This is a debate as old as Waffle House itself. Waffles or pancakes? Pancakes or waffles? We all have a preference. I live in a house divided because my wife is #TeamWaffle and I’m #TeamPancake. Despite this, we’re very happy, and the difference of opinion keeps breakfast exciting. I will also say that, while I rarely get the waffles, Waffle House is one of my favorite eating establishments out there.
But instead of just giving you my correct opinion on the subject, I’ll go through the arguments for both and allow you to come to your own conclusion. Hopefully it will be the correct conclusion.
The biggest advantage waffles have over pancakes is that the waffling traps syrup and so theoretically the waffles have a more consistent syrup distribution and less messy cleanup since the syrup is unlikely to just flow freely. And I will admit that the syrup distribution of a waffle is probably superior to that of a pancake.
Traditional waffles also come in more different forms than pancakes do, and some people find the variety alluring. As a breakfast-only food, waffles have more variety than pancakes. You can get thin waffles like the ones they have at Waffle House. You can get big Belgian waffles with a fluffier batter and deeper pockets. You can find the chewier, denser Liège waffles. There’s the very Dutch cookie-style stroopwafels. And, of course, there’s the great frozen blandness of an Eggo.
Of course, there are downsides to the waffle. For one thing, you need a specialized piece of equipment to cook it. For pancakes, the only thing you need is a flat surface and a heat source. For waffles, it’s something extra cluttering up your pantry, taking up space on your counter, and being a real pain in the ass to clean. I’ve talking to dozens of people who got waffle irons as wedding gifts, but I have literally never talked to someone who bought a waffle iron for themselves. Why bother?
The other disadvantage is the filling. Sure, you can add the same stuff to waffles that you do pancakes: chocolate chips, blueberries, peppermint candy, bits of other fruits like apples and bananas, etc. However, when you cook those waffles the bits in the batter can get macerated, which is not always a good thing. I like my morning cakes to have minimal leakage from whatever filling is in them. I don’t like when the fruit juice spreads too much into the batter and changes the color of the batter. Plus, the fillings that do get squashed in the iron are going to stick to the iron and make it harder to clean, which is already difficult because, again, it’s a specialized piece of equipment.
The last disadvantage is fluffiness. Pancakes can be made to be very tall and very fluffy by adjusting the cookware accordingly. You can bake pancakes in a mold, cook them in a pan over lower eat to let everything rise more slowly, or otherwise adjust the actual cooking hardware itself. With waffles you are completely at the mercy of the waffle iron. Maybe it’s one that allows for tall, fluffy waffles. Or maybe it isn’t. Either way, it’s your problem.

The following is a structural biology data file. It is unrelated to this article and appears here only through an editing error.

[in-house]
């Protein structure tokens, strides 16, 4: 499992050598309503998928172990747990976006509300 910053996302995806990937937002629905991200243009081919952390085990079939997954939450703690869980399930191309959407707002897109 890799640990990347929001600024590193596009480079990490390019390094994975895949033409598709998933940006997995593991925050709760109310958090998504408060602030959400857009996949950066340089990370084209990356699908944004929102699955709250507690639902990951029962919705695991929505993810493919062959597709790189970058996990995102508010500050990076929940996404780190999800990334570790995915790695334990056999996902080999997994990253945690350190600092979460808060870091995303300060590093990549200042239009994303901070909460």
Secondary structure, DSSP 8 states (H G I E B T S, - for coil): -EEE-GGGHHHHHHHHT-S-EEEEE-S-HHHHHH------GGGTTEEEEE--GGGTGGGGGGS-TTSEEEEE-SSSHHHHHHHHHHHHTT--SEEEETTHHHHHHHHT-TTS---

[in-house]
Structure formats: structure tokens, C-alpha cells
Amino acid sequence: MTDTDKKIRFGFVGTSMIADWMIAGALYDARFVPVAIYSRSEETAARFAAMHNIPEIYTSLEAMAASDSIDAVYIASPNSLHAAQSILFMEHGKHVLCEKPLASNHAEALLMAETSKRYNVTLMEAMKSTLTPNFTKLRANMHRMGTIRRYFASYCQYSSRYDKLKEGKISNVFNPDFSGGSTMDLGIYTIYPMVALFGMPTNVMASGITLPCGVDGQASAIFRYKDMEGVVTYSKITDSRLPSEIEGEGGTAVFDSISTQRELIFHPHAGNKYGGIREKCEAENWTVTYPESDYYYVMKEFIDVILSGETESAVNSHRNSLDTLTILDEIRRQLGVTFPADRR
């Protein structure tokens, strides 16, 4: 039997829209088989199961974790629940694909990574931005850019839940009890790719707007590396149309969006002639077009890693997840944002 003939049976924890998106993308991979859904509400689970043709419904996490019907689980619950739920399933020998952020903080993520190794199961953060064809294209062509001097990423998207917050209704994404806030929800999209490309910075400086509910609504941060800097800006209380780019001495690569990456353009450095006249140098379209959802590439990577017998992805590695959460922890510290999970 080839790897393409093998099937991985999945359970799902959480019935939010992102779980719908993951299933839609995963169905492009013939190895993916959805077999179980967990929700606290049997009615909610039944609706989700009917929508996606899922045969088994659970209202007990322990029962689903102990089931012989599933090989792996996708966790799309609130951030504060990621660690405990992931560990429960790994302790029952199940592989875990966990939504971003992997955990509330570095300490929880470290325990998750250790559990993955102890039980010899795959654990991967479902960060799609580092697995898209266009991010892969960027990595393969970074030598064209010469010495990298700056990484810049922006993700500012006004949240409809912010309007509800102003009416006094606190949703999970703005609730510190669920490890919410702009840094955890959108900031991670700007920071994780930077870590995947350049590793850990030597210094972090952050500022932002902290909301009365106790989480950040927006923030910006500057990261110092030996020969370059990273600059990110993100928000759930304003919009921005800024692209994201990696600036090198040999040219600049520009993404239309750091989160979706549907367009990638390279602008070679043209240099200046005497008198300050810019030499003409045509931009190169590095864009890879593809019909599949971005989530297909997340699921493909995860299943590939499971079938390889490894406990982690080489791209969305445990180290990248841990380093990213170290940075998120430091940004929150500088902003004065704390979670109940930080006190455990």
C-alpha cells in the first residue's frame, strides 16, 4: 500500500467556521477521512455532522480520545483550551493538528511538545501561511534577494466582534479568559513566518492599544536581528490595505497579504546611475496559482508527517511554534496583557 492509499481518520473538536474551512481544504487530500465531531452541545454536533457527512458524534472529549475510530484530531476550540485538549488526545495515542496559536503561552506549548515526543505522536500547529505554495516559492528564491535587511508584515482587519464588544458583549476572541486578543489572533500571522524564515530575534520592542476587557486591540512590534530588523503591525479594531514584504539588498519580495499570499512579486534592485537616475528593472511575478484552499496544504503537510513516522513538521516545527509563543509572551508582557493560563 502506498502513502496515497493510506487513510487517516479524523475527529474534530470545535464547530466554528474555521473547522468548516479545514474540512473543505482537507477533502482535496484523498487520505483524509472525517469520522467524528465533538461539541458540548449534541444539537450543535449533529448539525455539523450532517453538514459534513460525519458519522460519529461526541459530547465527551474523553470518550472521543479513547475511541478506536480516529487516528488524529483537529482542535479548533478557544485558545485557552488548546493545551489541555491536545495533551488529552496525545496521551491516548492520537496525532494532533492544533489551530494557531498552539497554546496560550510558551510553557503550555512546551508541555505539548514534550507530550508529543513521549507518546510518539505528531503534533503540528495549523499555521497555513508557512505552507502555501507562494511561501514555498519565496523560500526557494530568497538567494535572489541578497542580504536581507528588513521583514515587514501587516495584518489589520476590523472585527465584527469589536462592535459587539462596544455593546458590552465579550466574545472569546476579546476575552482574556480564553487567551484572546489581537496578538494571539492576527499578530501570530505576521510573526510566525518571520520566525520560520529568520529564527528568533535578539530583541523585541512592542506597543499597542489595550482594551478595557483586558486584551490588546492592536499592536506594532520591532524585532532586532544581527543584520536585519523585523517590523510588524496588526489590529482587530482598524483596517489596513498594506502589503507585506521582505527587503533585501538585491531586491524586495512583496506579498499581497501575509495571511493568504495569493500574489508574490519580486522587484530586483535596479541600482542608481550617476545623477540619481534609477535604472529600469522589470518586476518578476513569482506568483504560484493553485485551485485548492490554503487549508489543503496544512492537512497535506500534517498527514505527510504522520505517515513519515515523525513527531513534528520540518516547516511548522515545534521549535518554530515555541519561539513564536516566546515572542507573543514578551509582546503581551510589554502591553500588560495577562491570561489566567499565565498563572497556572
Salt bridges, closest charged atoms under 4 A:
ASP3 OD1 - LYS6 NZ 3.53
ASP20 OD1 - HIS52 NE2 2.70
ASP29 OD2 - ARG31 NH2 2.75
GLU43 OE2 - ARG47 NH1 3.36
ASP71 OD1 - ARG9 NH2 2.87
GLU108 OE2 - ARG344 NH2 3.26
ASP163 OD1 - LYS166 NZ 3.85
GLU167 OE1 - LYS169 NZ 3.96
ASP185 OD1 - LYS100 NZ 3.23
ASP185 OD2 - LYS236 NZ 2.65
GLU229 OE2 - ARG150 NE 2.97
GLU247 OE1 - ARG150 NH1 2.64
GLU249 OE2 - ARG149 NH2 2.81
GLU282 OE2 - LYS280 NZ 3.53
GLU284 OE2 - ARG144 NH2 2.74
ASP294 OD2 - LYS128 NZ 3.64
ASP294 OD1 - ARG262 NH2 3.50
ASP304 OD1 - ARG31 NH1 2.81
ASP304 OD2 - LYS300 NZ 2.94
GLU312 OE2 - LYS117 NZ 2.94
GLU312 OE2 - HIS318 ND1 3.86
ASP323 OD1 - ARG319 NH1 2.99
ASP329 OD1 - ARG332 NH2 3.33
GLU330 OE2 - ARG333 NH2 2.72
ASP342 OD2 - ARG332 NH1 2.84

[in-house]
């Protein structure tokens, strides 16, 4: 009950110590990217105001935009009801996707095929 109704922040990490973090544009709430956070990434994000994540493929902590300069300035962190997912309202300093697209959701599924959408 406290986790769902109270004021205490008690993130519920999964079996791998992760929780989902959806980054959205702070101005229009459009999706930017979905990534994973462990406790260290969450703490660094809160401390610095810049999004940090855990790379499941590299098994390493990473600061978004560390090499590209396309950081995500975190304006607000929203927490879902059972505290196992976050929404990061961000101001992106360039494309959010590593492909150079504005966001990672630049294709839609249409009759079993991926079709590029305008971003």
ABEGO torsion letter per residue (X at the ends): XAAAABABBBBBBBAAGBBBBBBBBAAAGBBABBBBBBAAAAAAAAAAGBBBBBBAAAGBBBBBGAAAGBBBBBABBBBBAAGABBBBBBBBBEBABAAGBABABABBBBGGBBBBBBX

Pancakes have some major advantages over waffles. We’ve already discussed fluffiness through cookware, but let’s talk about the cookware itself. Any griddle or pan will do. Hell, I’ve seen people make silver dollar pancakes in muffin tins before. As long as there’s heat and a vessel, pancakes can be made. They can even be made in the microwave, though I’ve done this and they tend to get chewy so I wouldn’t recommend it. But really all you need is a flat surface and some heat, and you can make pancakes.
Then there’s the variety of pancakes. Sure, if we’re sticking with the breakfast-style pancakes, waffles have the variety advantage. But if we’re just talking in general, then it’s pancakes with the upper hand. Like waffles, there are many different types of pancake. Unlike waffles, some pancakes are savory and can therefore be served with a meal and not just as a breakfast food or evening snack. In addition to the regular wheat-flour-based pancakes there are corn pancakes, potato pancakes, crepes, buckwheat cakes, Russian oladyi, and plenty of others. Almost every culture on earth developed some form of pancake in their evolution. That means that wherever you go, there’s a pancake to try.
Pancakes can also be more easily customized. Big, fluffy, Japanese pancakes can be made just as easy as the thin, huge Dutch baby pancakes. You can also add anything you want to them and no risk overcooking or ruining a waffle iron. I’ve had pancakes with all the normal staples of fruit, nuts, and chocolate in them, but I’ve also had pancakes with bacon, sausage, hash browns, and vegetables in them. Pancakes are a great vessel for savory things because the sweetness of the batter plays well with a lot of savory flavors.
Pancakes don’t have little wells in them to hold syrup, which is unfortunate. It’s also more difficult to get pancakes that have a light crispiness like some waffles do. Typically if someone gets a crispy pancake it’s because the pancakes are burnt. However thin pancakes cooked on high heat can get that crispiness, but I don’t find it worth the effort.
Pancakes also have two huge disadvantages in the consistency and usage departments. Waffles can be used for cookies and cones, and pancakes can’t. No one is getting their Rocky Road ice cream in a pancake cone. No one is going to Amsterdam to get a Nutella/banana pancake that’s easy to eat on the go.
Well, that’s not for me to say, is it? Up at the beginning I even said I wasn’t making this decision for you. I tried to be as balanced as possible, and I told you I am #TeamPancake, but I feel like I was as objective as I could have been.
So celebrate National Waffle Iron Day by having some fried dough, possibly even some that was made in a waffle iron. But whatever you do, enjoy it.